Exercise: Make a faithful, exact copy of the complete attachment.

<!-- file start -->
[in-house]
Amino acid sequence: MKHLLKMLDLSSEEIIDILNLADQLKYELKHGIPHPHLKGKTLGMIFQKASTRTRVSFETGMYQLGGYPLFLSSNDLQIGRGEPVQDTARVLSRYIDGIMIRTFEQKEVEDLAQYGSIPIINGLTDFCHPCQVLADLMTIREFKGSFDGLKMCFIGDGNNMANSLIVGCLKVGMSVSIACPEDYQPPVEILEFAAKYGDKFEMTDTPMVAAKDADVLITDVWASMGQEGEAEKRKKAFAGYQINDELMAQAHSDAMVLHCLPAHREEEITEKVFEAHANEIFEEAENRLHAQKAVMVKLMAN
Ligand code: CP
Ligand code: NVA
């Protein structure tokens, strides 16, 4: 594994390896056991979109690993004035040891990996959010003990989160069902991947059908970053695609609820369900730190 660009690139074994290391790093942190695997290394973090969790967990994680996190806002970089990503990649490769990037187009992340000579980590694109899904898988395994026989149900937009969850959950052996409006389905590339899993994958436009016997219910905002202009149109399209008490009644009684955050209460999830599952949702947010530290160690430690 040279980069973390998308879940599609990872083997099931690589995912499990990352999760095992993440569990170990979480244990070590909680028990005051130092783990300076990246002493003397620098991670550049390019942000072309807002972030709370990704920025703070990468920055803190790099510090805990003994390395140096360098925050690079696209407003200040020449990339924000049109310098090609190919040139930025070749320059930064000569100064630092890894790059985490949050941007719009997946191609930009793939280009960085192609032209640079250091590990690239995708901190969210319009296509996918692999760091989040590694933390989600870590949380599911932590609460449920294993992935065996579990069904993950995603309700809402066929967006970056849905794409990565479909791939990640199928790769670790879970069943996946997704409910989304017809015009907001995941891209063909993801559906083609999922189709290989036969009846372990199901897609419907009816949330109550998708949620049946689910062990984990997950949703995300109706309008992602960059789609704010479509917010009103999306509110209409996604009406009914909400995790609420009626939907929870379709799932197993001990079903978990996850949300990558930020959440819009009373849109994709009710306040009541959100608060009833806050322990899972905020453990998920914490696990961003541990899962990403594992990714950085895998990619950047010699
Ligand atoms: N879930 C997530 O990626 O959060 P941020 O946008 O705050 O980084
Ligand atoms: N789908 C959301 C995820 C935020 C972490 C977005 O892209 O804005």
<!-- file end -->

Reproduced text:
[in-house]
Amino acid sequence: MKHLLKMLDLSSEEIIDILNLADQLKYELKHGIPHPHLKGKTLGMIFQKASTRTRVSFETGMYQLGGYPLFLSSNDLQIGRGEPVQDTARVLSRYIDGIMIRTFEQKEVEDLAQYGSIPIINGLTDFCHPCQVLADLMTIREFKGSFDGLKMCFIGDGNNMANSLIVGCLKVGMSVSIACPEDYQPPVEILEFAAKYGDKFEMTDTPMVAAKDADVLITDVWASMGQEGEAEKRKKAFAGYQINDELMAQAHSDAMVLHCLPAHREEEITEKVFEAHANEIFEEAENRLHAQKAVMVKLMAN
Ligand code: CP
Ligand code: NVA
């Protein structure tokens, strides 16, 4: 594994390896056991979109690993004035040891990996959010003990989160069902991947059908970053695609609820369900730190 660009690139074994290391790093942190695997290394973090969790967990994680996190806002970089990503990649490769990037187009992340000579980590694109899904898988395994026989149900937009969850959950052996409006389905590339899993994958436009016997219910905002202009149109399209008490009644009684955050209460999830599952949702947010530290160690430690 040279980069973390998308879940599609990872083997099931690589995912499990990352999760095992993440569990170990979480244990070590909680028990005051130092783990300076990246002493003397620098991670550049390019942000072309807002972030709370990704920025703070990468920055803190790099510090805990003994390395140096360098925050690079696209407003200040020449990339924000049109310098090609190919040139930025070749320059930064000569100064630092890894790059985490949050941007719009997946191609930009793939280009960085192609032209640079250091590990690239995708901190969210319009296509996918692999760091989040590694933390989600870590949380599911932590609460449920294993992935065996579990069904993950995603309700809402066929967006970056849905794409990565479909791939990640199928790769670790879970069943996946997704409910989304017809015009907001995941891209063909993801559906083609999922189709290989036969009846372990199901897609419907009816949330109550998708949620049946689910062990984990997950949703995300109706309008992602960059789609704010479509917010009103999306509110209409996604009406009914909400995790609420009626939907929870379709799932197993001990079903978990996850949300990558930020959440819009009373849109994709009710306040009541959100608060009833806050322990899972905020453990998920914490696990961003541990899962990403594992990714950085895998990619950047010699
Ligand atoms: N879930 C997530 O990626 O959060 P941020 O946008 O705050 O980084
Ligand atoms: N789908 C959301 C995820 C935020 C972490 C977005 O892209 O804005």